Old lead pipes push replacement plan in New Jersey capital

A worker hands a piece of lead pipe to a colleague as they work to remove water service lines Thursday, Jan. 9, 2020, in Trenton, N.J. The city announced it is replacing 37,000 lead pipes over five years as part of an an effort to remove the potentially harmful pipes. (Mike Catalini/AP Photo)

A worker hands a piece of lead pipe to a colleague as they work to remove water service lines Thursday, Jan. 9, 2020, in Trenton, N.J. The city announced it is replacing 37,000 lead pipes over five years as part of an an effort to remove the potentially harmful pipes. (Mike Catalini/AP Photo)

All 37,000 of the lead water pipes in New Jersey’s capital city will be replaced over the next five years at an estimated cost of $150 million, Trenton officials said Thursday.

The announcement comes about five months after the state’s biggest city, Newark, said it would speed up the replacement of its 18,000 lead lines over the next 2 1/2 years — and as the state grapples with how to move forward with its old water infrastructure.

Trenton’s publicly owned water utility draws water from the Delaware River and serves some 200,000 customers in the city, in addition to surrounding communities of Ewing, Hamilton, Hopewell and Lawrence.

Pipes will be replaced in phases as the city and Trenton Water Works, the public utility, continue to secure funds, which are coming from the state infrastructure bank, as well a federal program, according to David Smith, the water works chief engineer.

Residents must register on the utility’s website and pay $1,000 to have their lines replaced, Democratic Mayor Reed Gusciora said. That’s a savings, he said, since replacement typically costs about $2,000-$5,000 per line. About 7,000 people have already registered to have their pipes replaced, and officials say they hope to make the replacement mandatory and at no cost at some point.

Trenton has struggled with lead in its water for years, though Gusciora said 2019 was the first year in memory that the water’s lead level was under the federal limit of 15 parts per billion.

“Our intention is to make up for some lost time. We’re going to hit this aggressively,” Smith said.

Lead in drinking water has been linked to developmental delays in children and can damage the brain. It is most often caused by pipes connecting a home to a water main as well as by lead fixtures or lead solder.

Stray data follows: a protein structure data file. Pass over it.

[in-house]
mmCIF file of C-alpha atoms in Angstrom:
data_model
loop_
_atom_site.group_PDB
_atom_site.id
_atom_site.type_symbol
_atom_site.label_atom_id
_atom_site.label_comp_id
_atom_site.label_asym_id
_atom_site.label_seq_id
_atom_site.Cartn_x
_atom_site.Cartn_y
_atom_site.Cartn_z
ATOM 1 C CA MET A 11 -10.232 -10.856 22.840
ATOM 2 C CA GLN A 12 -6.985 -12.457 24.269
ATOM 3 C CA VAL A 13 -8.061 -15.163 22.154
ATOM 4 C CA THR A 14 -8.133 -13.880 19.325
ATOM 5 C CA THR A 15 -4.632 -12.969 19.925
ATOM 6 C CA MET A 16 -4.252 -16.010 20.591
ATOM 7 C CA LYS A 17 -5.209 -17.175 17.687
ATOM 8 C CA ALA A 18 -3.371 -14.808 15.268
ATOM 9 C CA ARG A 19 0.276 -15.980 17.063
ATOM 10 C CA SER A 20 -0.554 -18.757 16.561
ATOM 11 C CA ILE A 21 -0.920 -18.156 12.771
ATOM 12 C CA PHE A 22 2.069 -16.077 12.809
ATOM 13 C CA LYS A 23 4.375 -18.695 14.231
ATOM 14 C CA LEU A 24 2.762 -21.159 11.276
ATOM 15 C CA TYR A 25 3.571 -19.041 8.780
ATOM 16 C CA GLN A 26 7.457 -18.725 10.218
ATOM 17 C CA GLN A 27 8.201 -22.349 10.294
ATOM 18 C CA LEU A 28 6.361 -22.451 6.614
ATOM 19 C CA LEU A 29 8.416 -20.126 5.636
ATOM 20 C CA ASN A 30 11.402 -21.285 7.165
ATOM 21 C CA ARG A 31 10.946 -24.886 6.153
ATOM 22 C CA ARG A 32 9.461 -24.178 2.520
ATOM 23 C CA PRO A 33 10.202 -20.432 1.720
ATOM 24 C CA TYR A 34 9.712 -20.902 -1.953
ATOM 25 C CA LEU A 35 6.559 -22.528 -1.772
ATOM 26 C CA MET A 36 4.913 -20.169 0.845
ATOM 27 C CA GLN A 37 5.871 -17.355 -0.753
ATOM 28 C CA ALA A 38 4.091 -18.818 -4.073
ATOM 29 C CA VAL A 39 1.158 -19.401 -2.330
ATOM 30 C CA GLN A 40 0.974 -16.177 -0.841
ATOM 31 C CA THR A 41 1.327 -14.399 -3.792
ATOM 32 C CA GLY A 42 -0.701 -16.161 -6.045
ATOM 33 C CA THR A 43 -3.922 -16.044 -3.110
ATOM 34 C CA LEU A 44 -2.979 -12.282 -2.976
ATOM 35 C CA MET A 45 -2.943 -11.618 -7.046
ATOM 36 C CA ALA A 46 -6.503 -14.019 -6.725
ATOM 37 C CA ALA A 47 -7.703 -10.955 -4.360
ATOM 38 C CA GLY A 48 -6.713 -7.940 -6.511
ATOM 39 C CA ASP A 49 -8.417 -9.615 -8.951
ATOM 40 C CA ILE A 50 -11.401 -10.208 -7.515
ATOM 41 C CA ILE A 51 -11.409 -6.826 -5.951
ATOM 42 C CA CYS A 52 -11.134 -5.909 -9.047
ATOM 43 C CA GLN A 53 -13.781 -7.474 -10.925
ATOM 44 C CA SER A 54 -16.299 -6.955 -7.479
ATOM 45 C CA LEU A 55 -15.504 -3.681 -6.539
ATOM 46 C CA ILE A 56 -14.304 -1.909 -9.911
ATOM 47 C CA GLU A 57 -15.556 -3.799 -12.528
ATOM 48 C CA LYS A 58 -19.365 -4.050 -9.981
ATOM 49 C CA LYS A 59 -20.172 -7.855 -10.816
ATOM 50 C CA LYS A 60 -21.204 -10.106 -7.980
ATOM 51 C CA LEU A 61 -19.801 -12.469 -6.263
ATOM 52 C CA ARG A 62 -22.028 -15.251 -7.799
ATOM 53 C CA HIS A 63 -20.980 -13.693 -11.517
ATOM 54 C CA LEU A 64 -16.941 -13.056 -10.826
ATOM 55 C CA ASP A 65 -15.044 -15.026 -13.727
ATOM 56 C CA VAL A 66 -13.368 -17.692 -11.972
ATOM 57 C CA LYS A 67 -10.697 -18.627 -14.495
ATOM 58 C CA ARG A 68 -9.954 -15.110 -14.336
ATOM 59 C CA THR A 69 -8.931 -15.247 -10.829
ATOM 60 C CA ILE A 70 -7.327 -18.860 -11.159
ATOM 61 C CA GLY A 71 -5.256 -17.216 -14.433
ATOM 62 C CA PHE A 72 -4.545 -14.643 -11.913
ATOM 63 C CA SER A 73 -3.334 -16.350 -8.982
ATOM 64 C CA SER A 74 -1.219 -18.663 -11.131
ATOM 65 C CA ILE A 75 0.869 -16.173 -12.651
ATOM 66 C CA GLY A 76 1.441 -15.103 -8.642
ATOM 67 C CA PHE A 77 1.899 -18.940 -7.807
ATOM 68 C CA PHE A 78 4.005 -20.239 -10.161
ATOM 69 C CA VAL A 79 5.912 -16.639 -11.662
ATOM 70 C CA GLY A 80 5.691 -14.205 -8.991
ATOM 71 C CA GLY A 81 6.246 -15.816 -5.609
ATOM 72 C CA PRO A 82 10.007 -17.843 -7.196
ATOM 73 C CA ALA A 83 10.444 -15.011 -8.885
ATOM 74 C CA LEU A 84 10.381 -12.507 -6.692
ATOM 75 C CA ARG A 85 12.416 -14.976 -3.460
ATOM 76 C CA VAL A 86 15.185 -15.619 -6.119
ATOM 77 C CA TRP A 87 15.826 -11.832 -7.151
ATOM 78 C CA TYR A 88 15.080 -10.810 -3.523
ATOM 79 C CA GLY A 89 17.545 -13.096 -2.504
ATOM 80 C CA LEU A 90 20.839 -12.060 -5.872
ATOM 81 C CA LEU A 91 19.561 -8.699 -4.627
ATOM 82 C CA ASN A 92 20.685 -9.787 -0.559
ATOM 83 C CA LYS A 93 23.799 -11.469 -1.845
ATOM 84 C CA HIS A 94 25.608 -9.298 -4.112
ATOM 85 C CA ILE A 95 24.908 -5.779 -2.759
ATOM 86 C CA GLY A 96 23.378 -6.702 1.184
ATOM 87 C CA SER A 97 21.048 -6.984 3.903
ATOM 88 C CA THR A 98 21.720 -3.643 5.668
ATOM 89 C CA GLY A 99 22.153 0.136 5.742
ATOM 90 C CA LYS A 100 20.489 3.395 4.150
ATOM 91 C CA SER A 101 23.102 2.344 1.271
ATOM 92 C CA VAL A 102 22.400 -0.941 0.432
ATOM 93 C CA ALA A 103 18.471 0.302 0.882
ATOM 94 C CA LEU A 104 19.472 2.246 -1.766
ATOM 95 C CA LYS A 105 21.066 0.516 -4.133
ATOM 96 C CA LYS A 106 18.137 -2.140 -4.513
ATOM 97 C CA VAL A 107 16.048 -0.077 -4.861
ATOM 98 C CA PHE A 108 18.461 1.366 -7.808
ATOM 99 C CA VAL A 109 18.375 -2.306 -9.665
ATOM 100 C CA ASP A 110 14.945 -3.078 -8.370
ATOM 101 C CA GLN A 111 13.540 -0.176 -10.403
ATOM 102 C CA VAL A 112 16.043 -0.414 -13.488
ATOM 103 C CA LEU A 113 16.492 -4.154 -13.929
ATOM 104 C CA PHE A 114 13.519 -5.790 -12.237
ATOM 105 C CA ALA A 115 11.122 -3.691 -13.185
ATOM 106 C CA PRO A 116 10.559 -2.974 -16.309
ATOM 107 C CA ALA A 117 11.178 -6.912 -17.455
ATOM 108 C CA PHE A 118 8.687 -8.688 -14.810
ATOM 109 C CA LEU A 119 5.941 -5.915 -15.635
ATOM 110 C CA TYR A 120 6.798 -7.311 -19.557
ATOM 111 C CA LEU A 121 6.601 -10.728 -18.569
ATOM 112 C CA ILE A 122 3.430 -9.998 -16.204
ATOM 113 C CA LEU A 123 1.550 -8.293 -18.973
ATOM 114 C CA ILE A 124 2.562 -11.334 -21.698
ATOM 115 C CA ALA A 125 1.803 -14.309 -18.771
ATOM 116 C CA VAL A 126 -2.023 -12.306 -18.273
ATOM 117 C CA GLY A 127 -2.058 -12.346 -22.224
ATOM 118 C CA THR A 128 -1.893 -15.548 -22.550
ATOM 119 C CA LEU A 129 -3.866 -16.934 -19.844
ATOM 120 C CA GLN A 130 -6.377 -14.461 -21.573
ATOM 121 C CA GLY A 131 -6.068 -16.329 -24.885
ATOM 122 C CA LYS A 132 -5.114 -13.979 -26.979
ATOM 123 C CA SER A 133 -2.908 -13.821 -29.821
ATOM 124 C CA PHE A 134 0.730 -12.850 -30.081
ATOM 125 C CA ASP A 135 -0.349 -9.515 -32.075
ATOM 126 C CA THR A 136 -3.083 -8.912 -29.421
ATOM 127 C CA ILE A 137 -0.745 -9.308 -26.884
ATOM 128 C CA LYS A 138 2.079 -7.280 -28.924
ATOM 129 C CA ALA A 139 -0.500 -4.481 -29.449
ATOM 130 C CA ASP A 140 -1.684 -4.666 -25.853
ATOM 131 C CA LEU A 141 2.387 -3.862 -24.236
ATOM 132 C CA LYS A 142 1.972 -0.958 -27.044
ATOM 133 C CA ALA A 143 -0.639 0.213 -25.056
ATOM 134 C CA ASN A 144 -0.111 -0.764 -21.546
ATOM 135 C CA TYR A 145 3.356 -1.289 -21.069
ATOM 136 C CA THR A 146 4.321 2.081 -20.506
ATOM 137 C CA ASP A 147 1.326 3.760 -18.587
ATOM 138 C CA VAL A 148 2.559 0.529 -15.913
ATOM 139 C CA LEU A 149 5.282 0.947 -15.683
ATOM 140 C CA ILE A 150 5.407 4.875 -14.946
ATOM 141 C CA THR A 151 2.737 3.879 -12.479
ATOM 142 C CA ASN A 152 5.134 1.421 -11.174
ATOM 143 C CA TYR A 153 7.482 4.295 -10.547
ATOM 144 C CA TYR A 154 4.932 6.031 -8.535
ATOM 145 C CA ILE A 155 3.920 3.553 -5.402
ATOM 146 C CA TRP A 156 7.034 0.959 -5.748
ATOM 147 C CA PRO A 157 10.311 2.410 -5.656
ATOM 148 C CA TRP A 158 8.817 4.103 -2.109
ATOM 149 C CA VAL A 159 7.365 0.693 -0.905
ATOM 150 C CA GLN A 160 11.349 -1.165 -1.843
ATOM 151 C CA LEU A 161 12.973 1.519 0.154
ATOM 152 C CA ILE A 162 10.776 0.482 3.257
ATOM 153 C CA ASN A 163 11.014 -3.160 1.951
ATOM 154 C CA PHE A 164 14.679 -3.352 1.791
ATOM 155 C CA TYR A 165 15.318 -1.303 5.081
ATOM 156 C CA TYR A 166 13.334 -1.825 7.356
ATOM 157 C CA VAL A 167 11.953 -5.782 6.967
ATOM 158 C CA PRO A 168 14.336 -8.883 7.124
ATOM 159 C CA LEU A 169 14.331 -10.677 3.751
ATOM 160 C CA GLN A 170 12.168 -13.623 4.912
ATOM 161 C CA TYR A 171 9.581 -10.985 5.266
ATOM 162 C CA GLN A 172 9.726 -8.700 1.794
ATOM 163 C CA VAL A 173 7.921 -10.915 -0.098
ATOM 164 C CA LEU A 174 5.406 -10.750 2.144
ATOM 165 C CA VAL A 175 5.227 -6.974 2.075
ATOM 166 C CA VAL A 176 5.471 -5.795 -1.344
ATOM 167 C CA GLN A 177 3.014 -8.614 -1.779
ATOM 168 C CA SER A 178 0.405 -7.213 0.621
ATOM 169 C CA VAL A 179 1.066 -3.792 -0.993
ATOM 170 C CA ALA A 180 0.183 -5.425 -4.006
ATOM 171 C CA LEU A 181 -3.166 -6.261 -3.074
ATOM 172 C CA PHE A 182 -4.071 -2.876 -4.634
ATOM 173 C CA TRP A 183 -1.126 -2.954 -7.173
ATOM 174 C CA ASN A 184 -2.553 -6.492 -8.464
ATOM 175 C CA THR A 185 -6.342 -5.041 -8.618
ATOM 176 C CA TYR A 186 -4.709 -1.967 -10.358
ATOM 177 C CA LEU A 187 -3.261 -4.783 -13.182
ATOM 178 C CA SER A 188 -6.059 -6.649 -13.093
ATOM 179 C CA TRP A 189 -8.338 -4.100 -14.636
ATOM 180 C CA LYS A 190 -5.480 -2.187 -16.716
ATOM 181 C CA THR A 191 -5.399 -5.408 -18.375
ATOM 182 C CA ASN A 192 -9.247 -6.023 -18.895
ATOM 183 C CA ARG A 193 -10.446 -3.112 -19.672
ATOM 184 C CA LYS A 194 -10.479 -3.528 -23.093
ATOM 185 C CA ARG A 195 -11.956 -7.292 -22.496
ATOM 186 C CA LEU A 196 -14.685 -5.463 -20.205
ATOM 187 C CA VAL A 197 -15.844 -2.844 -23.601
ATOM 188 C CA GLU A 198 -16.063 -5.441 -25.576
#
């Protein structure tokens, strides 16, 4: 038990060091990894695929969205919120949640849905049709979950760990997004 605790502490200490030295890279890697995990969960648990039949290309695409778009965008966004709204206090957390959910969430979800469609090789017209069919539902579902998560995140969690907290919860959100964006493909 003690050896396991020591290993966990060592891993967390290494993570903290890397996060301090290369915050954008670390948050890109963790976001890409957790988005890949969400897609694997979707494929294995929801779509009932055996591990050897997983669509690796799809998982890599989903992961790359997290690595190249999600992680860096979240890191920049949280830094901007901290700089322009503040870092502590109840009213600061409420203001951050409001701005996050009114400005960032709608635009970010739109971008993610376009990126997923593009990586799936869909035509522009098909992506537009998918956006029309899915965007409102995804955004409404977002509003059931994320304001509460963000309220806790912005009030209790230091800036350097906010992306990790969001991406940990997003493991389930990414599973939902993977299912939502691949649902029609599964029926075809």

The problematic water took on new urgency over the summer when tests came back positive for lead in some of Newark’s drinking water. That led the mayor and county officials to work out an agreement for a $120 million bond to speed up lead pipe removal from 10 years to nearly three years.

Democratic Gov. Phil Murphy also called for a $500 million bond to pay for replacing all the lead pipes in the state. There’s a consensus that price is the biggest factor holding up replacement, though it’s unclear whether Murphy’s proposal would cover the cost.

Another issue is the incomplete picture officials have of where lead pipes are located. The state began asking the state’s 600-some water utilities to submit inventories of their systems last year, but so far only 160,000 lead pipes have been accounted for. Other estimates show the figure is likely double that.

Trenton has an inventory of all the lead pipes its responsible for, Smith said, but homeowners and businesses own the stretch of line that runs from the street to the house.

That information is much more difficult to come by, he said, though Trenton will be replacing the entire length of lead pipe with copper to eliminate that issue.

Other states have begun replacing lines, as well. In Michigan, Flint’s lead levels spiked in 2014 after the city switched its water source. That led the state to come up with a plan to replace all 500,000 of the state’s lead pipes.

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